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Additivity on Nonlinear Stem Taper Functions: A Case for Corsican Pine in Northern Spain

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Abstract:

A system of additive equations was developed to predict whole-tree volume and the different components of Corsican pine. In this work, the nonlinear seemingly unrelated regression (NSUR) approach, which guarantees additivity in nonlinear equations, was evaluated. The effect of bark thickness on the accuracy of the results for all tree components was also assessed. Data for 351 trees, ranging in age from 10 to 72 years, were collected from 65 public and private sites. The volume estimates show average biases that range in absolute values from 2.19 to 31.02 dm3 for whole-tree, from 1.41 to 27.31 dm3 for wood, and from 1.05 to 16.52 dm3 for bark volume components. Errors in volume predictions were relatively small, representing less than 3% of the average observed wood volume and less than 6% of the average observed bark volume. This research showed that satisfactory predictions can be obtained from forcing additivity using NSUR approach with a minimal number of easily measurable tree variables, such as dbh and total height.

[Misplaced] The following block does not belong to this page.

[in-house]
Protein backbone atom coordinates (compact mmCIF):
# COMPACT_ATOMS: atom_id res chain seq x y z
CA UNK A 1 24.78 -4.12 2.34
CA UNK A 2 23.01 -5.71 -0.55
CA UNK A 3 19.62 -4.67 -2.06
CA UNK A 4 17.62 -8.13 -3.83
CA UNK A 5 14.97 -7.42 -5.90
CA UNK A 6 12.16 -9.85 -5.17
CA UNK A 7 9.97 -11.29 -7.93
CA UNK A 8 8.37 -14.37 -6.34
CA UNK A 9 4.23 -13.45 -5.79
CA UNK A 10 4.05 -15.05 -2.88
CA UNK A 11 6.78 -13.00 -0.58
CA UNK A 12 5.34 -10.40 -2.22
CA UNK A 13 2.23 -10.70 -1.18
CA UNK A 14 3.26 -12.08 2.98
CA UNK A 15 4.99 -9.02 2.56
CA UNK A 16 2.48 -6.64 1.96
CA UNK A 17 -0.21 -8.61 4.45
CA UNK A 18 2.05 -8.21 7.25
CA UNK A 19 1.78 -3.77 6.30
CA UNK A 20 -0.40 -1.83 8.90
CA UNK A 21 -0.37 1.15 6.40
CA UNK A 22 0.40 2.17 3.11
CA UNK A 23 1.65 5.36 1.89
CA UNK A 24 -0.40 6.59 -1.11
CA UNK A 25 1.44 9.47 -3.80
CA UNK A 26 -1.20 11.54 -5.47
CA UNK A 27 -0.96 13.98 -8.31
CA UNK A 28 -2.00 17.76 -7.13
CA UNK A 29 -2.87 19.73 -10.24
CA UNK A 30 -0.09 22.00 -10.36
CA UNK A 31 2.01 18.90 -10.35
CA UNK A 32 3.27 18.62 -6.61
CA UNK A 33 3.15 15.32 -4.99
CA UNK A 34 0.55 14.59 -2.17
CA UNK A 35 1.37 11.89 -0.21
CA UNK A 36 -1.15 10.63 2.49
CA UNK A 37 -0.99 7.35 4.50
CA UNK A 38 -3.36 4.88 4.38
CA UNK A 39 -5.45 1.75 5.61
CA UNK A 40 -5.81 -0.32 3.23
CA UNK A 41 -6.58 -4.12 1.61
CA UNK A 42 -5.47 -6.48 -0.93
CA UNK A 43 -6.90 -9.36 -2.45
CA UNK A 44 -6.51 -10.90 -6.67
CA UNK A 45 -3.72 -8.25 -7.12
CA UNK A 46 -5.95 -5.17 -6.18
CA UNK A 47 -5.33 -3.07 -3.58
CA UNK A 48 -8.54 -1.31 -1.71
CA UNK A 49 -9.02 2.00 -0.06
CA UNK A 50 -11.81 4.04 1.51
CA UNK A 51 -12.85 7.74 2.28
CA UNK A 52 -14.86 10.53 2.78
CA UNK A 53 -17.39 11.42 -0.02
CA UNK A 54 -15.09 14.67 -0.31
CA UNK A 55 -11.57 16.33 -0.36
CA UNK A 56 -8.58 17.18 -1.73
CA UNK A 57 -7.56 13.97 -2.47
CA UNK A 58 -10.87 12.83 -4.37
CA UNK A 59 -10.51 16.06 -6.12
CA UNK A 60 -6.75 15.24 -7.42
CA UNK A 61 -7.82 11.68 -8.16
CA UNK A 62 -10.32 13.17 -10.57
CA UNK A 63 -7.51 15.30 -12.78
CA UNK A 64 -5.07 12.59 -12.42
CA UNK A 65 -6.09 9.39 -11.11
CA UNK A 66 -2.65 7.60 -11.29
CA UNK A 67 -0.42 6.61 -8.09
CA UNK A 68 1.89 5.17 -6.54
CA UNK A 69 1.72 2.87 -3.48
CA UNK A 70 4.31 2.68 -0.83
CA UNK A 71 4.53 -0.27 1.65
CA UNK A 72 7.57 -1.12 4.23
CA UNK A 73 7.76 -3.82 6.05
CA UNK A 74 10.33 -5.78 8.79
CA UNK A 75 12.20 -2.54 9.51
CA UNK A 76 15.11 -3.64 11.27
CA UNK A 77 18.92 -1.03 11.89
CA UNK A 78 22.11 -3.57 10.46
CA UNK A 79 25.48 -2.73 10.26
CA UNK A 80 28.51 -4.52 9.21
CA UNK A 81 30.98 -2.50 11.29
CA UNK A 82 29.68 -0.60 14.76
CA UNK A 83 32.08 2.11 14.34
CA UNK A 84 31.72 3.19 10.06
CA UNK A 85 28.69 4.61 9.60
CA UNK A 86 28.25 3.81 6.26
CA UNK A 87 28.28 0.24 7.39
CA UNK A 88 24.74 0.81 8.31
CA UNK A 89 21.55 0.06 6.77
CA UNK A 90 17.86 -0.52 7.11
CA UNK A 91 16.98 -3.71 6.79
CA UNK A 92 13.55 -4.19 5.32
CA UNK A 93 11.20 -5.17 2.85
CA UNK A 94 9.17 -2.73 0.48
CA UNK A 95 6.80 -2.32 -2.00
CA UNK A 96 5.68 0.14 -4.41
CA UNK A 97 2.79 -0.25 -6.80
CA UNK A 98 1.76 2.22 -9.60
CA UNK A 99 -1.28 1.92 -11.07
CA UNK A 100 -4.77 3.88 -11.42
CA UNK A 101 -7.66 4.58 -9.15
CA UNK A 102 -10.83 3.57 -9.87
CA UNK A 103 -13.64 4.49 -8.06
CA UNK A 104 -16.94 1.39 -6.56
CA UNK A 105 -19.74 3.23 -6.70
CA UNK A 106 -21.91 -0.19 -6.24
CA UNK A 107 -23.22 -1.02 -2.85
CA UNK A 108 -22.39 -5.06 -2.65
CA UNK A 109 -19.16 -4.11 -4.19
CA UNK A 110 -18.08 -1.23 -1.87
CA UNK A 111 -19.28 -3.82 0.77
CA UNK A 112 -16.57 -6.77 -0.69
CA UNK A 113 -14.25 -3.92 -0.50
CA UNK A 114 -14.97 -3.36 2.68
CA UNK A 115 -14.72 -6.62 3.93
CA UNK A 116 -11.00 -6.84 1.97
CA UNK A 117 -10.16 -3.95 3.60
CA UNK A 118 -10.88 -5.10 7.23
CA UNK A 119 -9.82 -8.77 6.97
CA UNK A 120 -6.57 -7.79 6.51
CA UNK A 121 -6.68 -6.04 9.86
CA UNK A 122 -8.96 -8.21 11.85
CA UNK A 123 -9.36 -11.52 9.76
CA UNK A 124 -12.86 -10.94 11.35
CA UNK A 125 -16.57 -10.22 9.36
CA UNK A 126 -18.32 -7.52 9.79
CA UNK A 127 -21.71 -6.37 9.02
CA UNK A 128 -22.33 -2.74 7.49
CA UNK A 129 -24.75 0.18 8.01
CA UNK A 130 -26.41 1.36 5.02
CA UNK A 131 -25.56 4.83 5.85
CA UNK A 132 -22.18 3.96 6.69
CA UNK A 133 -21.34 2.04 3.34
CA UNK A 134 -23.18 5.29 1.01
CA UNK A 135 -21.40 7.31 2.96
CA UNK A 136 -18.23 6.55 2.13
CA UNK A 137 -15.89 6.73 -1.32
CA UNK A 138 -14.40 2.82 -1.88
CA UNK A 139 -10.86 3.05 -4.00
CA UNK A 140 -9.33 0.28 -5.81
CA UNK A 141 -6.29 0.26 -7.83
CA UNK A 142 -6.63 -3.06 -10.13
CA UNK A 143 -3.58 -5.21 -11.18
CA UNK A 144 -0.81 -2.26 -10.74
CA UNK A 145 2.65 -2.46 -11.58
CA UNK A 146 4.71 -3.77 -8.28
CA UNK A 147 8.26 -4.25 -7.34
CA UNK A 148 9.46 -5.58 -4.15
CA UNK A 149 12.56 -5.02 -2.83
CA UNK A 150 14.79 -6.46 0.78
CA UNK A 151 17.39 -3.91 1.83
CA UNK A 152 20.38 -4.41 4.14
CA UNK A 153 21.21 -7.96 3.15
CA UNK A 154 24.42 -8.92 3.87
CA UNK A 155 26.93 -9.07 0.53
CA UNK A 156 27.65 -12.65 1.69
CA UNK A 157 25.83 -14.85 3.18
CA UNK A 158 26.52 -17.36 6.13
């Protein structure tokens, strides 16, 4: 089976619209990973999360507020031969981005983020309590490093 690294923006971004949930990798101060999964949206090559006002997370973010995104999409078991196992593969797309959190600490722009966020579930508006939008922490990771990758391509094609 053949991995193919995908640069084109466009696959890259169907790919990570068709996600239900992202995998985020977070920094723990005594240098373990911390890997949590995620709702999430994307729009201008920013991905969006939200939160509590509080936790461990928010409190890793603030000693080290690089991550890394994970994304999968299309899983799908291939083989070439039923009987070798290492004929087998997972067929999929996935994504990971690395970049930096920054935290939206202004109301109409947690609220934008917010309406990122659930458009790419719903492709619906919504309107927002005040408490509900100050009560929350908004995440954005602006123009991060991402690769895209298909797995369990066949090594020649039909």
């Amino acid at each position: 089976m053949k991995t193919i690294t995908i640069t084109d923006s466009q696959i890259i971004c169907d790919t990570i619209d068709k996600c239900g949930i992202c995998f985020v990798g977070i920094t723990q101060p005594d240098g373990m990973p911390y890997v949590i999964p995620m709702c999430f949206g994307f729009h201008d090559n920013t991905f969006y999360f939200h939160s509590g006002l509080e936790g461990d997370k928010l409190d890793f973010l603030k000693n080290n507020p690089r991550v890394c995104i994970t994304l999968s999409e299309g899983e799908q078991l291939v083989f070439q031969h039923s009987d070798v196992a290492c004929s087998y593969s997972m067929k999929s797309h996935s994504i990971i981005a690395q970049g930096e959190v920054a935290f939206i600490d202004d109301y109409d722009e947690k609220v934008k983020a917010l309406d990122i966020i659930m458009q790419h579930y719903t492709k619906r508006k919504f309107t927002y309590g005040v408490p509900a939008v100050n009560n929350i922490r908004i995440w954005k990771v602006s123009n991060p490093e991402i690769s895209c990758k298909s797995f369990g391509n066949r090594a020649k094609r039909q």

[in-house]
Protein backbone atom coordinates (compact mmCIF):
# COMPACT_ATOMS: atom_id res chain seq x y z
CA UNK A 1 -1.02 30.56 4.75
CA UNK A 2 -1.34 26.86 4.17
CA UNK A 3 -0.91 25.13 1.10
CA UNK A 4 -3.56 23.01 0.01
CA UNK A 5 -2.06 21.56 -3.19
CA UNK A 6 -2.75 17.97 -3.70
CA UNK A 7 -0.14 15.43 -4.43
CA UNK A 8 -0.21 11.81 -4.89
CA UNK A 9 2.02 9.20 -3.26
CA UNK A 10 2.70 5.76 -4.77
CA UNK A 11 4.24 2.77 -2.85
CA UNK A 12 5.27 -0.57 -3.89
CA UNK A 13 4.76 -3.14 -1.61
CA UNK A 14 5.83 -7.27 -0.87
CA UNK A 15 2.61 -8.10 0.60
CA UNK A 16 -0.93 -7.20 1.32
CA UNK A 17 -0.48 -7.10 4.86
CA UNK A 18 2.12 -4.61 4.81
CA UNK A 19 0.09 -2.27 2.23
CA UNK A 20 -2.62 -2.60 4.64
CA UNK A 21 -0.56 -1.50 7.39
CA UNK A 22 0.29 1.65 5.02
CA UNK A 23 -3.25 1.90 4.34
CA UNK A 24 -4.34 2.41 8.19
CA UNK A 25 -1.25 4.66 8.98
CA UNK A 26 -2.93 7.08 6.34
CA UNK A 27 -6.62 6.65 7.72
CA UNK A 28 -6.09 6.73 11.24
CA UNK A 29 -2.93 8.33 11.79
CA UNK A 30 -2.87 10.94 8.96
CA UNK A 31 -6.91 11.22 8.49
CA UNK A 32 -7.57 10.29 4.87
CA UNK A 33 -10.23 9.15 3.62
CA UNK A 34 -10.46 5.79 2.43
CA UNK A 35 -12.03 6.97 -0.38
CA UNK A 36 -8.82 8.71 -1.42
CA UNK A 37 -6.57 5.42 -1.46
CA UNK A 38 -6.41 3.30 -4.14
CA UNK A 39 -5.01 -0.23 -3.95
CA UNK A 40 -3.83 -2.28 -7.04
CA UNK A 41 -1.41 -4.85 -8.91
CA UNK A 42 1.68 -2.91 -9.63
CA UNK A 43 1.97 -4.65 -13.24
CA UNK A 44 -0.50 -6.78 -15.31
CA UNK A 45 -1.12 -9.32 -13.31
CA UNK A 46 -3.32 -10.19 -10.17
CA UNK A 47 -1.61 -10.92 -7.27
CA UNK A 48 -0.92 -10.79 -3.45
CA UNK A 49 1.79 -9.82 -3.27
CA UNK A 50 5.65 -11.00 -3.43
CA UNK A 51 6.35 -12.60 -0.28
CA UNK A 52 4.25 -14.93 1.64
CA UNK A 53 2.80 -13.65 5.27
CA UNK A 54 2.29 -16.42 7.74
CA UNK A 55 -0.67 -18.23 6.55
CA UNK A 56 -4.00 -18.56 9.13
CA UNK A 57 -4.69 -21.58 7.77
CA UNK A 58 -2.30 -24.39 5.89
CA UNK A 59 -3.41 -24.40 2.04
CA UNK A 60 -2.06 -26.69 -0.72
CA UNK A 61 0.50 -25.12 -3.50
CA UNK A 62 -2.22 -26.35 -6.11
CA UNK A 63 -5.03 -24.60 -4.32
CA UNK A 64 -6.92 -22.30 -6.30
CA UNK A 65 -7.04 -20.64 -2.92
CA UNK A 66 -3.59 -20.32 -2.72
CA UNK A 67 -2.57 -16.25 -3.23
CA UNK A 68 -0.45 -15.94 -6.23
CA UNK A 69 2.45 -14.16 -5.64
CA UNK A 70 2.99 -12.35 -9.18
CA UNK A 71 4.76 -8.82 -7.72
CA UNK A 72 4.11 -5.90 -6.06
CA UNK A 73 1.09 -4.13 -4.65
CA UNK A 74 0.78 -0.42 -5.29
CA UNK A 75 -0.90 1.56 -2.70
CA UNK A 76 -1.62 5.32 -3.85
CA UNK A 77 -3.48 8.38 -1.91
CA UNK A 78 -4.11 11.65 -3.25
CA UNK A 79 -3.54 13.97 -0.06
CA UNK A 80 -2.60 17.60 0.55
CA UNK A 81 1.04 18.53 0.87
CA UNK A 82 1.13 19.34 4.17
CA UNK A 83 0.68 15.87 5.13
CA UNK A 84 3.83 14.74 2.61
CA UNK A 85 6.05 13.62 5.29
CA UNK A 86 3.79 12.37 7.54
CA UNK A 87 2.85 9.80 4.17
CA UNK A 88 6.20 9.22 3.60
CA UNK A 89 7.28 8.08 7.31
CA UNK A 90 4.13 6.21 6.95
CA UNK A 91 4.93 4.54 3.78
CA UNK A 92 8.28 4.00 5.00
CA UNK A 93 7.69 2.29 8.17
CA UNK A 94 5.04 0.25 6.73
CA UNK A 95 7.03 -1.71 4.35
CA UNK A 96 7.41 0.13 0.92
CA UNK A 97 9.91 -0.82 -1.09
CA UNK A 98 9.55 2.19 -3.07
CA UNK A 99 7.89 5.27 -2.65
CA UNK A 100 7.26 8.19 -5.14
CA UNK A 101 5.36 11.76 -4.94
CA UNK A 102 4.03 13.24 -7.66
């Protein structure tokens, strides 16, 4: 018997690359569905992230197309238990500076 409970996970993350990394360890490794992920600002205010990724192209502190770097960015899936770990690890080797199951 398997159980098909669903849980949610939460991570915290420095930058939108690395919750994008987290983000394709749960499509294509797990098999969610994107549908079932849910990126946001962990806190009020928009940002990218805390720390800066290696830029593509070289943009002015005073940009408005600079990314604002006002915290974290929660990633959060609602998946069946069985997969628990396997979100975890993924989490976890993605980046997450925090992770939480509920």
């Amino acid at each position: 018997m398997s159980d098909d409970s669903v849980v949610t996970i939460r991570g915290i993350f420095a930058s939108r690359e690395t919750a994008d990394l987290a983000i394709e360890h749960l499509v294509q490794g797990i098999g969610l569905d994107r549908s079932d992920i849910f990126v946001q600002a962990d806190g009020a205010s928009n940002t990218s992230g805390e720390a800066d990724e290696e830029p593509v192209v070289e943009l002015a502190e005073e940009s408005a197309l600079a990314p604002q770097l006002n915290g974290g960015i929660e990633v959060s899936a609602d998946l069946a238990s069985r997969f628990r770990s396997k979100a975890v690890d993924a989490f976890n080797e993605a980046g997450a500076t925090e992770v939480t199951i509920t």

Keywords: Corsican pine; Seemingly Unrelated Regression; additivity; bark thickness; stem form; volume equations

Document Type: Research Article

DOI: https://doi.org/10.5849/forsci.12-023

Publication date: 2013-08-21

More about this publication?
  • Forest Science is a peer-reviewed journal publishing fundamental and applied research that explores all aspects of natural and social sciences as they apply to the function and management of the forested ecosystems of the world. Topics include silviculture, forest management, biometrics, economics, entomology & pathology, fire & fuels management, forest ecology, genetics & tree improvement, geospatial technologies, harvesting & utilization, landscape ecology, operations research, forest policy, physiology, recreation, social sciences, soils & hydrology, and wildlife management.
    Forest Science is published bimonthly in February, April, June, August, October, and December.

    2015 Impact Factor: 1.702
    Ranking: 16 of 66 in forestry

    Also published by SAF:
    Journal of Forestry
    Other SAF Publications
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